It’s begun. The School Board of Cobb County, Georgia, where I live, just voted (5-1-1) to purchase math books (print and digital) aligned to the Common Core State Standards (CCSS). McGraw-Hill books will be purchased for K-8, and Houghton Mifflin Harcourt for high school. The cost for these CCSS math books: $7 million. This translates into about $64 per student for the 109,760 students in the district. The estimated cost of supplying all students in Georgia with new math books would be about $102 million.… Read more
Did you know that since 1999, the Bill & Melinda Gates Foundation (technically founded in 2000) have made over 4,000 grants in the US Program, one of the major categories of funding for the Gates. The 4,000 grants were distributed among 16 categories such as College-Ready Education, Community Grants, Postsecondary Success, Global Policy & Advocacy, etc.
According to the Foundation Center, The Bill & Melinda Gates Foundation, the Walton Family Foundation, and the Eli & Edythe Broad Foundation are ranked 1, 13, and 38 respectively on the top 100 U.S. foundations by total giving. The total assets of these three foundations as of April 2014 was $37 billion for the Gates Foundation, $1.9 billion for the Walton Foundation, and $1.6 billion for the Broad Foundation.… Read more
Joyce Murdock Feilke has created and published this poster, that came about from her experiences in Austin, Texas as a Texas School Counselor. In several earlier posts, her experiences were featured on this blog, and you can read about them here.
The powerful message of this poster is clear in these words, but more evident in her deeds and courage in standing up to school officials in the Austin Independent School District. In her position as school counselor started speaking out about the dangers of the “high stakes testing” environment for elementary age children after she observed the signs of traumatic stress in children in her Texas school.… Read more
In March 2014, Jeb Bush’s organization Digital Learning Now (DLN), issued its 2013 Digital Learning Report Card measuring and grading K-12 education policies in the nation’s 50 states against its 10 Elements of High Quality Digital Learning.
I found their report misleading and disingenuous.
Digital Learning Now released its report card grading each state on 41 criteria divided into 10 Elements of High Quality Digital Learning. You can visit their website to find interactive maps and a full report.… Read more
The Foundation for Excellence in Education (ExcelinEd) agenda has seven “reform” priorities, and its work centers on influencing state governments to pass laws that are directly related to these reform priorities. The seven reform categories (shown in Box 1) are elements of the corporate and foundation led privatization of public schools, as well as the accountability system based on Common Core Standards and High-Stakes testing. The reforms shown here are embedded in the No Child Left Behind Act (NCLB), and the Race to the Top (RT3)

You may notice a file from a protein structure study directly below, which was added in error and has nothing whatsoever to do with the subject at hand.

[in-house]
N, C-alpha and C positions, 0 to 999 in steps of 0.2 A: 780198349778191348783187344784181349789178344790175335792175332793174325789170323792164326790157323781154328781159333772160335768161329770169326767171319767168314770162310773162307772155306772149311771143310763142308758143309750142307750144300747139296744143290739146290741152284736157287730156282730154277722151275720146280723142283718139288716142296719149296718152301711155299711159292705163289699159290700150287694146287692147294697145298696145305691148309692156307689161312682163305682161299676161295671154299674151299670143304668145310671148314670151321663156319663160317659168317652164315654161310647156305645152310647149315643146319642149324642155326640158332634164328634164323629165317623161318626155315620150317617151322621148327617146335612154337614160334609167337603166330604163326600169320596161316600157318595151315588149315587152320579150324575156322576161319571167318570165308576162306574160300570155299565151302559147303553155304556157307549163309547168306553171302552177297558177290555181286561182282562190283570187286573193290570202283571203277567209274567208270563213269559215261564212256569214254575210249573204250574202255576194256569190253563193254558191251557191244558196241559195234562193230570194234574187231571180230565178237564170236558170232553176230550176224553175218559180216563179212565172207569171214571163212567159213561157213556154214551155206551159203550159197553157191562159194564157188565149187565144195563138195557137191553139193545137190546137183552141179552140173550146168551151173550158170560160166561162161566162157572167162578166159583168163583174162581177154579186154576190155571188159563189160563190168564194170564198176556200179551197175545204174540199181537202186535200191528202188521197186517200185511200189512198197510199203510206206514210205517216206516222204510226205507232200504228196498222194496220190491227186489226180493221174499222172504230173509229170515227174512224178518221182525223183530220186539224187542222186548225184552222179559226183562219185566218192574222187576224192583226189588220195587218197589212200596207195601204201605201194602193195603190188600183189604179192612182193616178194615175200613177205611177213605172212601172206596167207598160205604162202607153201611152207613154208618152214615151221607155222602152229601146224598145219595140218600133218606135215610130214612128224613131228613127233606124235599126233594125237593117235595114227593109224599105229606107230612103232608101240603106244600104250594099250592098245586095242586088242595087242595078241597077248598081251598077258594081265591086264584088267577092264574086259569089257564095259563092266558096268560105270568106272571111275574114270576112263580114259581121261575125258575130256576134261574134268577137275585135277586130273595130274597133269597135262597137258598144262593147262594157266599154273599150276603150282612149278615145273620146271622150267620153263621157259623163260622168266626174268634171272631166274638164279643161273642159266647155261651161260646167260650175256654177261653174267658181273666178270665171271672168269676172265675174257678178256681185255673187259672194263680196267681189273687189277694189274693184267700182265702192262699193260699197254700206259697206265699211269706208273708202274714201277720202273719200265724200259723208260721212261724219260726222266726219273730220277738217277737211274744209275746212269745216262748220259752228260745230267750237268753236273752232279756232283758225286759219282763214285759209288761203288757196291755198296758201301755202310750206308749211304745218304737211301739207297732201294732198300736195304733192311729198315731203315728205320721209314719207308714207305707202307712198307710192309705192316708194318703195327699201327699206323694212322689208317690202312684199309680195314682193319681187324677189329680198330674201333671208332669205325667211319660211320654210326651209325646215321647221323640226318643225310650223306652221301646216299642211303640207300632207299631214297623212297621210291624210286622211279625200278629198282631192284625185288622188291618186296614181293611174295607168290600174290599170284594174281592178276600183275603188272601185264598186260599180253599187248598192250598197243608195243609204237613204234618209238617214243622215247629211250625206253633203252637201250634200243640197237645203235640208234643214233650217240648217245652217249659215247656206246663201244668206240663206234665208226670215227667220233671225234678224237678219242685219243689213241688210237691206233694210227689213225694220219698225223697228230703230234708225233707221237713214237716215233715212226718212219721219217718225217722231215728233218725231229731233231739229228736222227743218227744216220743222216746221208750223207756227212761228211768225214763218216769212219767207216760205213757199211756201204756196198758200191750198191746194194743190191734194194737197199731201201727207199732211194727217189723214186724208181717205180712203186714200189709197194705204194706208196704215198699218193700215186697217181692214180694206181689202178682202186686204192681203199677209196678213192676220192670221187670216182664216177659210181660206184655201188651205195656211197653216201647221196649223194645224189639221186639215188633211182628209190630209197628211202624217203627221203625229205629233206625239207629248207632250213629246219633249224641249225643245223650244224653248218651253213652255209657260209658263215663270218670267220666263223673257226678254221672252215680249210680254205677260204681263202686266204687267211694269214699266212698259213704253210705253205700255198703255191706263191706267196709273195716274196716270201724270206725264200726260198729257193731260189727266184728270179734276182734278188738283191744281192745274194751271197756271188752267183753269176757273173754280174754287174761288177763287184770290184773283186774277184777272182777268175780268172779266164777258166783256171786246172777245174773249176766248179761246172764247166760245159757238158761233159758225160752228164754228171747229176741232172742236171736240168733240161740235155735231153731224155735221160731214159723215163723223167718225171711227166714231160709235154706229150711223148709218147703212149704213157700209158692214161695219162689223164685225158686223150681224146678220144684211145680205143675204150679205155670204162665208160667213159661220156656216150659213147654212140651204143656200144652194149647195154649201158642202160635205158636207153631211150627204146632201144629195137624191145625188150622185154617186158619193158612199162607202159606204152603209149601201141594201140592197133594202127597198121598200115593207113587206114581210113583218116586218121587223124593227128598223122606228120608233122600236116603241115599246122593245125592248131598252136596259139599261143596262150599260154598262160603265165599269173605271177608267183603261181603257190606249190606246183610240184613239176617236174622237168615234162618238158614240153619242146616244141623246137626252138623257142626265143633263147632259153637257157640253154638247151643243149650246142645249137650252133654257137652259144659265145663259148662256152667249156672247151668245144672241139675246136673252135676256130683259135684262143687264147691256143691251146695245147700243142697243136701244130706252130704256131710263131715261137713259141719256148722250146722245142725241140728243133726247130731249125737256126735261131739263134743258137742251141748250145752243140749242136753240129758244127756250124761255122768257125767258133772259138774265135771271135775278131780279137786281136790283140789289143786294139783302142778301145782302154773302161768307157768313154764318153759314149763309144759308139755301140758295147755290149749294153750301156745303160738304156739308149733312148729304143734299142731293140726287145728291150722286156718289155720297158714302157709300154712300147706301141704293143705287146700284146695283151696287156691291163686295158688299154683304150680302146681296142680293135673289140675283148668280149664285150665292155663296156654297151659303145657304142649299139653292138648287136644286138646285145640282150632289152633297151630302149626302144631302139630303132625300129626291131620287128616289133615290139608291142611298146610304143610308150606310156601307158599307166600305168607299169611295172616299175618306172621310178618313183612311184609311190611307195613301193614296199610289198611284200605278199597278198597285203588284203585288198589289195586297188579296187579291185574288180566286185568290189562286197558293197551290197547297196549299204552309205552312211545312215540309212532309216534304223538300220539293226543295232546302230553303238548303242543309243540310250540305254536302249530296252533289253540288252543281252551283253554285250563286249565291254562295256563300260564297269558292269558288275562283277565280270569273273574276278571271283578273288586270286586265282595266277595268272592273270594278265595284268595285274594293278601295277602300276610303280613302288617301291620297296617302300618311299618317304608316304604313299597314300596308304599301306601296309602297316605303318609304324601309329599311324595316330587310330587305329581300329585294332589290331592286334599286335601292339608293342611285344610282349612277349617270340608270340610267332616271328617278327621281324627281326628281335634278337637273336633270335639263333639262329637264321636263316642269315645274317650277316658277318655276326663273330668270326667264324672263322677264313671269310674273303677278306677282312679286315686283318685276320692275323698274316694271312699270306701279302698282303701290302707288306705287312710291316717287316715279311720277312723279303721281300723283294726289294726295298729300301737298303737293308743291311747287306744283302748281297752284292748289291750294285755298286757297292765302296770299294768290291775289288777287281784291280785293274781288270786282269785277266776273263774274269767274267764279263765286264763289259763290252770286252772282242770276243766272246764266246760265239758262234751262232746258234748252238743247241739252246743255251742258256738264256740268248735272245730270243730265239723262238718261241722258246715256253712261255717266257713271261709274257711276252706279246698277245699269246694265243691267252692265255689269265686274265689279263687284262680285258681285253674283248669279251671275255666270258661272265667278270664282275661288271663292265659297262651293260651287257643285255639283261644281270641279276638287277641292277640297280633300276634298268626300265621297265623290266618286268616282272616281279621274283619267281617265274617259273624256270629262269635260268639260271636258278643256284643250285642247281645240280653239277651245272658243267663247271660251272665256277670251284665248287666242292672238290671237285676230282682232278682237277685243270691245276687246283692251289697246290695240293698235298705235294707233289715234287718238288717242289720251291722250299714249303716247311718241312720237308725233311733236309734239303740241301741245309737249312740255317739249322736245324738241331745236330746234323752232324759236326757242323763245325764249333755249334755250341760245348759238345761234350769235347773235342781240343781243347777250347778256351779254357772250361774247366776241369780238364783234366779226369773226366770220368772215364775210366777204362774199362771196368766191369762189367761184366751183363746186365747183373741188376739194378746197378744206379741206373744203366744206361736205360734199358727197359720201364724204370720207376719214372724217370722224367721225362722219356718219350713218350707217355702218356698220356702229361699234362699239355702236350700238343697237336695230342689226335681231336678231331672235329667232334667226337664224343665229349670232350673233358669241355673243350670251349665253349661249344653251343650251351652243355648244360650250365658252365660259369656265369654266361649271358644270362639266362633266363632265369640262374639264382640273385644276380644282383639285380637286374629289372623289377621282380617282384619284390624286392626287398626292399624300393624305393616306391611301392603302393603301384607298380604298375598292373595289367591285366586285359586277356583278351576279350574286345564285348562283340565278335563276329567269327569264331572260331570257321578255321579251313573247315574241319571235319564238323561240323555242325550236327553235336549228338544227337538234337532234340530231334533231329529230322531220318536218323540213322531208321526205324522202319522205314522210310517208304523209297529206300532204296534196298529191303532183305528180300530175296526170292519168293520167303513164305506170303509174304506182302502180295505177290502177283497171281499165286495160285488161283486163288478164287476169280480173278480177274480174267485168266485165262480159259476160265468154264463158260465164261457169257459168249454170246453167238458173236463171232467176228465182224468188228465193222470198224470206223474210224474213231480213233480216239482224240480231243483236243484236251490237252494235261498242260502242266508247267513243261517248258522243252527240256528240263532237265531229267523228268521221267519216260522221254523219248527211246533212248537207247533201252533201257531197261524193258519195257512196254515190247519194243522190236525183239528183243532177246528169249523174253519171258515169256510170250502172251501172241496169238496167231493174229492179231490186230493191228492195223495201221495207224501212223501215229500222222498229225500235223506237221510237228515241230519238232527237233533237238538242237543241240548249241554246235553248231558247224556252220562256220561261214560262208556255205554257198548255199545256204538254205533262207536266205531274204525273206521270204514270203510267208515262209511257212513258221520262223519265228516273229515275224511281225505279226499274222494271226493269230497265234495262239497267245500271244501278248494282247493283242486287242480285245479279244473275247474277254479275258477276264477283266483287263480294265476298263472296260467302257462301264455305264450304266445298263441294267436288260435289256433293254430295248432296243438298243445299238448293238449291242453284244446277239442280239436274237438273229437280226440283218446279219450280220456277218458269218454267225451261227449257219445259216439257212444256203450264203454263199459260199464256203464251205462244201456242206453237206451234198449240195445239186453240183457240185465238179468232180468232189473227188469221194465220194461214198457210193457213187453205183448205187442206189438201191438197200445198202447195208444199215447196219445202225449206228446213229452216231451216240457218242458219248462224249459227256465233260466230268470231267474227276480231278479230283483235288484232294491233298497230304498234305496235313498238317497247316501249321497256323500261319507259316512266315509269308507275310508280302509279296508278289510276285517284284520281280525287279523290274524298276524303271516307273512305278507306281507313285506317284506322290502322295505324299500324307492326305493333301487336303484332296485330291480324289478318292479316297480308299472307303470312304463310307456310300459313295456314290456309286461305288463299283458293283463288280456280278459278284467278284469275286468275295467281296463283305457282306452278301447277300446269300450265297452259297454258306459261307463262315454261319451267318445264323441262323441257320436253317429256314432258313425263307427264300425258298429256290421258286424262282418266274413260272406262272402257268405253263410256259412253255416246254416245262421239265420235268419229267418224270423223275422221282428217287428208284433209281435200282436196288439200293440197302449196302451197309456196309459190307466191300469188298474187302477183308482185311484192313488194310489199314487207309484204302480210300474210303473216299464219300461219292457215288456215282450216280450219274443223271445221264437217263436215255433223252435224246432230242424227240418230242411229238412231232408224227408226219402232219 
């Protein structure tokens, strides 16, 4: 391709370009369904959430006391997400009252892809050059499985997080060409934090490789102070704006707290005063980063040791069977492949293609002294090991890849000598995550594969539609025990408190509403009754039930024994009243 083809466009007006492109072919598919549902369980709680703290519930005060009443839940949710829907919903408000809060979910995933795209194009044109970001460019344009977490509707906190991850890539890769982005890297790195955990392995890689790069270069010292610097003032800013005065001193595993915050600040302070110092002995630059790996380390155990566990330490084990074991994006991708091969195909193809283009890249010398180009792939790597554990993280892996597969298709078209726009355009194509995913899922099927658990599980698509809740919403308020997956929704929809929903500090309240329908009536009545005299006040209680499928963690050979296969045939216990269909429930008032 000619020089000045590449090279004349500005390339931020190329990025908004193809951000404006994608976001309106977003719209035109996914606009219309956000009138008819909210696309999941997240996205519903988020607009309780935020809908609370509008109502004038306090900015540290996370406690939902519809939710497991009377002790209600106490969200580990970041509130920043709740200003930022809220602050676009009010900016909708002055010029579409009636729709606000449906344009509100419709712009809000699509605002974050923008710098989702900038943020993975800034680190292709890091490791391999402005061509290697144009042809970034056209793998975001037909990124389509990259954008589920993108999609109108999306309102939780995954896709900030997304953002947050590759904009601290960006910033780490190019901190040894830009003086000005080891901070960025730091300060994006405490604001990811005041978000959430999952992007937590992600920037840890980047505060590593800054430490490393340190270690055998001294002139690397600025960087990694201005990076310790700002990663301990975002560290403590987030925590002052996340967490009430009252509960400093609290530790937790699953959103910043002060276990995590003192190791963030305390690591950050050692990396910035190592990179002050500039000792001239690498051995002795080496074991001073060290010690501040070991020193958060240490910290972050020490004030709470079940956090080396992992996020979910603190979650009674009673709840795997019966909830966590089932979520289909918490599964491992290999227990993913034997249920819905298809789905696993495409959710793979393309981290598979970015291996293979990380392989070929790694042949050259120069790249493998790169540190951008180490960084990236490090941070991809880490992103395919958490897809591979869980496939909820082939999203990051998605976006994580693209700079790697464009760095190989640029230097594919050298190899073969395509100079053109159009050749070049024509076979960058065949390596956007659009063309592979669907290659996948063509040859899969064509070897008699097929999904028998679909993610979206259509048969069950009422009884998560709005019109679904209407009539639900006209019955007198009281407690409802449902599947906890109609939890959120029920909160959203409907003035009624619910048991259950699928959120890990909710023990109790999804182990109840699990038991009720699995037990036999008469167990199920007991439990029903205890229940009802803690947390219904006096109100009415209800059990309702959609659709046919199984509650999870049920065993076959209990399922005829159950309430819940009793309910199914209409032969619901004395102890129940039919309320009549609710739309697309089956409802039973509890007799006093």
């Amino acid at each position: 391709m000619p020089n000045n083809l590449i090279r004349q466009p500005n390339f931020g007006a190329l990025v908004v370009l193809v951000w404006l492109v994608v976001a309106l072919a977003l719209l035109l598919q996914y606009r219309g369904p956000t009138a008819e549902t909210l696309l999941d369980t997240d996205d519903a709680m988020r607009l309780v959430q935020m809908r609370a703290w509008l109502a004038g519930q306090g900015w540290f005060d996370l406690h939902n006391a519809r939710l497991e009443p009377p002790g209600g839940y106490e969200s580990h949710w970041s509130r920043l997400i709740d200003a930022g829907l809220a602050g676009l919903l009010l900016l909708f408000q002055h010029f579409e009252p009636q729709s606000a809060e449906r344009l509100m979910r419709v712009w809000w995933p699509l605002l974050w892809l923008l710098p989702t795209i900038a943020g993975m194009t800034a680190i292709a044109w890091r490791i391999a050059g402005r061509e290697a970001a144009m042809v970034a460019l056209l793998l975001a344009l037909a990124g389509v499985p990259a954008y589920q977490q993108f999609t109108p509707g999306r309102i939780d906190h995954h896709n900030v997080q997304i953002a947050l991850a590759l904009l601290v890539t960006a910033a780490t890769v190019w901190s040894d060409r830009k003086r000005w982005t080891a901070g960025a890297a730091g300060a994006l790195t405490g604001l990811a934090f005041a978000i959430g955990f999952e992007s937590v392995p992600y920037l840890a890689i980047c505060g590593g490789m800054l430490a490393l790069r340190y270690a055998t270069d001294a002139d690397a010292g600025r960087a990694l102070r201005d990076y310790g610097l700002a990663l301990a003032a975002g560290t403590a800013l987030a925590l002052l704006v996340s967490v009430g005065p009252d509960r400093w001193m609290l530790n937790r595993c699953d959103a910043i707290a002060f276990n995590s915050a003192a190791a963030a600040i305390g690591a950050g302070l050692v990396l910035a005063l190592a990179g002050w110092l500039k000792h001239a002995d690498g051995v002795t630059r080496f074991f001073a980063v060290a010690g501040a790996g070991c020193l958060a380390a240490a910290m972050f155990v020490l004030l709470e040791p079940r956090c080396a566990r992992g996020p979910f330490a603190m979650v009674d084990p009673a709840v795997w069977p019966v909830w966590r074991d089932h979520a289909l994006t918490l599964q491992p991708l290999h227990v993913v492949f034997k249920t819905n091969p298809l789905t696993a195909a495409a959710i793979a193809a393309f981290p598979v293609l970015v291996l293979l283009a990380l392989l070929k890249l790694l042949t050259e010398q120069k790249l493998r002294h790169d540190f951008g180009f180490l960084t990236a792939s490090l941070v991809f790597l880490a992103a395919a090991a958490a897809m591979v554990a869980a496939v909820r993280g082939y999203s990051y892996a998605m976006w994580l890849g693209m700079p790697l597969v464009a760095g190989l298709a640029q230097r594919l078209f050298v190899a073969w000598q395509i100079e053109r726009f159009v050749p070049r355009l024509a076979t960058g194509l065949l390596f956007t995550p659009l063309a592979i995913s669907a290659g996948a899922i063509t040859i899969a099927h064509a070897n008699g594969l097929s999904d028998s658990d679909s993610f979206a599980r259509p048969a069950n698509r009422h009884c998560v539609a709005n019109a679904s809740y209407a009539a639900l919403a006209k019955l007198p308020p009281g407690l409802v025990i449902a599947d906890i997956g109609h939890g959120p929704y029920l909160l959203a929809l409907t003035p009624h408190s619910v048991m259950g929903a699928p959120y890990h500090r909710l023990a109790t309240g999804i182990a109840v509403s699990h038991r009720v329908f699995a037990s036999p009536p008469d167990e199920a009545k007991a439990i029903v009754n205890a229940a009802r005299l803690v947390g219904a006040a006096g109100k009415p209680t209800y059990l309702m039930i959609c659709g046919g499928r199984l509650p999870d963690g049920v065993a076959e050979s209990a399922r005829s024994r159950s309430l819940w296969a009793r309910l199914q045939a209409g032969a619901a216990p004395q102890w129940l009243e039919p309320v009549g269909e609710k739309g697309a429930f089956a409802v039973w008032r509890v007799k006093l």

Box 1.… Read more
The Foundation for Excellence in Education (ExcelinEd) is an organization founded in 2008 by Jeb Bush. After reading about Bush’s claims that American teens were falling behind in math and science, and listening to his most recent speech at the Heritage Institute, I decided to investigate ExcelinEd, to find out what it is up to, and the extent of its intrusion into the various state’s education policies. I also wanted to find out to what extent there is influence peddling going on, and any reports on the Foundation’s connections with private companies that sell products and services to public school systems.… Read more
The Atlanta Journal-Constitution’s (AJC) Truth-O-Meter did a check on Jeb Bush’s claim that U.S. teenagers have fallen behind their international counterparts in math and science as reported last year by the Program for International Student Assessment (PISA).
His speech was given May 12th at a dinner at the Manhattan Institute (where all conservatives speak their mind) in New York. Bush’s talk about education is a stump speech that he’ll use for the next two years if he runs for President. … Read more
There was an article today in the Atlanta Journal-Constitution that really got my gander up. The article, written by AJC blogger Maureen Downey, was entitled Grading on a curve. The article was about teacher evaluation systems. Downey’s article focused on classroom observation systems, indicating that only 22% of teachers will be evaluated with student test scores. This is the first error in the article. In Georgia, for instance, 50% of each teacher’s evaluation will be based on student test scores. … Read more